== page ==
An air of freedom from Paris to Italy
In a Paris 9th overcrowded with gourmet addresses, the Affranchis are breaking the codes. Between Paris and Italy, from starter to dessert, we lose our bearings. The perfect carbonara-style egg departs from the Roman classic and takes all the approximations of the French version (cream, onions, farmer bacon from Perche), "as long as it's good"! The meal goes on with an astonishing vegan burrata made with almond milk, served with field tomatoes and sumac, a risotto linked with pistachio paste or even a vacherin with aquafaba (the cooking water of chickpeas that acts like egg whites) and seasonal fruits. While this bistronomic table oscillates between classic dressings and modern pairings, the surprise is always in order.
“To cater for vegetarians, we used to improvise some last minute dishes, but it wasn't satisfying. Finally, in 2019 we decided to actually add a proper vegatarian dish to the menu. "
"I like it when you don't know wether is french or italian cuisine, or vice versa, I don't know," laughs Enrico Bertazzo, chef from Padua and owner of Les Affranchis. “I don't censor on myself. I have a basic knowledge of French cuisine, but my palate is still imprinted by Italian tastes. " For this lover of good produce, ecology must above all be at the service of good taste. He wishes, step by step, to move towards an ever more sustainable restaurant. “During the Covid 19 crisis, when restaurants had to shut down, I finally had time to catch my breath and reflect on my approach while thinking of future generations." he says. So he has been proactively looking for ways to recycle the restaurant's bio-waste, looking for new suppliers who are even more committed and has reduced the use of animal produce on his card. “Today I have two or three favorite vegan dishes on the menu and these are some of the best we serve! He prides himself.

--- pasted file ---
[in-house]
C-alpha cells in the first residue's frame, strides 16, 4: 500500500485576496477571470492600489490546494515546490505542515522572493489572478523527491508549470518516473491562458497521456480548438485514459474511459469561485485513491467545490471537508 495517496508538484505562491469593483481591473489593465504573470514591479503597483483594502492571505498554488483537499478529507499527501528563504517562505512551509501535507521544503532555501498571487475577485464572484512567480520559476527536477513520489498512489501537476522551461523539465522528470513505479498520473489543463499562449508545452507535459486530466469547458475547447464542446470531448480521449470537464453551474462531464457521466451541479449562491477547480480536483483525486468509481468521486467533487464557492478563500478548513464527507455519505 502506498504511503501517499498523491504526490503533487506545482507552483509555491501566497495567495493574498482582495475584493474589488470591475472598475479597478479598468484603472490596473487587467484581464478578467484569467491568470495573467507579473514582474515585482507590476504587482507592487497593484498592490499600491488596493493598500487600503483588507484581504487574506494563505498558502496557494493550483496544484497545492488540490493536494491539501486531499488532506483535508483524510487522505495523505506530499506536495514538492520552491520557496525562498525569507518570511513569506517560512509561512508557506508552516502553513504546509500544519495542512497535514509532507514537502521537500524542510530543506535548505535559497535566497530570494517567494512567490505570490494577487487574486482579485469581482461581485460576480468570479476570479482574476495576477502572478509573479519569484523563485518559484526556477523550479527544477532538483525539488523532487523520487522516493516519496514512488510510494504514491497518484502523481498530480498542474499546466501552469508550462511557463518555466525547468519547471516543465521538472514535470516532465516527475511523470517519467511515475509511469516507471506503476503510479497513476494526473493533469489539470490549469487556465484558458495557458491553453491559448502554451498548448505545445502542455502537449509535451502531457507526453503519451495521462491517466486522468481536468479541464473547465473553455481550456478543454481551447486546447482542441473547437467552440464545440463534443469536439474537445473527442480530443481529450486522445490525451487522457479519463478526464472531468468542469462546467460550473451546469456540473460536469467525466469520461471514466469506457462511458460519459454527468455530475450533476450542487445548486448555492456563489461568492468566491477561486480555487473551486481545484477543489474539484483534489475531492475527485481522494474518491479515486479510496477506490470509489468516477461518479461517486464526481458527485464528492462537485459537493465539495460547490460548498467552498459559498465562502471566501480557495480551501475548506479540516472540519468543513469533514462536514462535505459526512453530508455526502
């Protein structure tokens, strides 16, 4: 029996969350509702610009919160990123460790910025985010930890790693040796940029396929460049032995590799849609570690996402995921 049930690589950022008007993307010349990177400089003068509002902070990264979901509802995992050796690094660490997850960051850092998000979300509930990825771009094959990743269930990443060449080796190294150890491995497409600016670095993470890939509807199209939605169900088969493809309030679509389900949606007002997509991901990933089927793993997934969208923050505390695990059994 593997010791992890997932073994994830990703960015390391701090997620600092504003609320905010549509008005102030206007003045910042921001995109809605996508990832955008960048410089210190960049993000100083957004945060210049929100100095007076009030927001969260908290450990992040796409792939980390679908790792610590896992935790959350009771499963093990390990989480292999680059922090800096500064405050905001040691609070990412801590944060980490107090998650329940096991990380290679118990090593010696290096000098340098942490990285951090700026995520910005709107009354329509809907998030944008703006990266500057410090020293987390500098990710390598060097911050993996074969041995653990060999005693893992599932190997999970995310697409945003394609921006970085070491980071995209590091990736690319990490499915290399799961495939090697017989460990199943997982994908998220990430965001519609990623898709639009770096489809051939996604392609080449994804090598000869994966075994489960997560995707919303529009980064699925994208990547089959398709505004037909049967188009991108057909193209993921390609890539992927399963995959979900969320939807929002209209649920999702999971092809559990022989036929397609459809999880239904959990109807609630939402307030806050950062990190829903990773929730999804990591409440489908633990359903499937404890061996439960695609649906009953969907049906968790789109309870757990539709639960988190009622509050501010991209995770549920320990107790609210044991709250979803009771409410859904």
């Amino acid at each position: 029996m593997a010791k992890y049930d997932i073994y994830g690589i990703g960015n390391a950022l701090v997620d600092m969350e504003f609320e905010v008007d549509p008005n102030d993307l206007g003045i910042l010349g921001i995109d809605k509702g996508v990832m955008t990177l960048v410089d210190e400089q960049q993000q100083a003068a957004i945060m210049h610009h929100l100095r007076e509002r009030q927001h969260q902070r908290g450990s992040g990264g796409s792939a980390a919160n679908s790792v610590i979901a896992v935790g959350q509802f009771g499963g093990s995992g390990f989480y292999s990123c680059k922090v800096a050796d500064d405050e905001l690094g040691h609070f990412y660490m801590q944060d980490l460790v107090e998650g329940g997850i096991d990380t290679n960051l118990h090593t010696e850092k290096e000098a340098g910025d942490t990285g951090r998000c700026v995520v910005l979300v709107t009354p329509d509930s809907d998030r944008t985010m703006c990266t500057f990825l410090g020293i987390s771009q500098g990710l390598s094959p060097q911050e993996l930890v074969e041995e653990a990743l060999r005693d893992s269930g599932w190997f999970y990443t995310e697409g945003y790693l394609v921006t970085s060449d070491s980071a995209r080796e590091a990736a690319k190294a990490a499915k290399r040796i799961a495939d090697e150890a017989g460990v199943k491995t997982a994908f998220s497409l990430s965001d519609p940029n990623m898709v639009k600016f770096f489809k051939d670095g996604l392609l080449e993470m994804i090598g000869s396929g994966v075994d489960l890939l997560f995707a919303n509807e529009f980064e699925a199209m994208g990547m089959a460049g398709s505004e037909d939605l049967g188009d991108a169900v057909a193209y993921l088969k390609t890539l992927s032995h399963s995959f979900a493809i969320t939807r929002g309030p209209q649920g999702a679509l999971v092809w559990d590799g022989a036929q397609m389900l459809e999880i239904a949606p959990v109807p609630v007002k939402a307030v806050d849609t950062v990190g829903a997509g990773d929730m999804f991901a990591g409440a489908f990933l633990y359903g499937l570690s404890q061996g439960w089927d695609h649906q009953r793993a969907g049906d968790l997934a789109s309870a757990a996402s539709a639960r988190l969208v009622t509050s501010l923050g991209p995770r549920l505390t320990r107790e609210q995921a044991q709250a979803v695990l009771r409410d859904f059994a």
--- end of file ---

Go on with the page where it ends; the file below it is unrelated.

- Author: Laurène Petit
- Photos: Lisa Streich
"During the Covid 19 crisis, when restaurants had to shut down, I finally had time to catch my breath and reflect on my approach while thinking of future generations."
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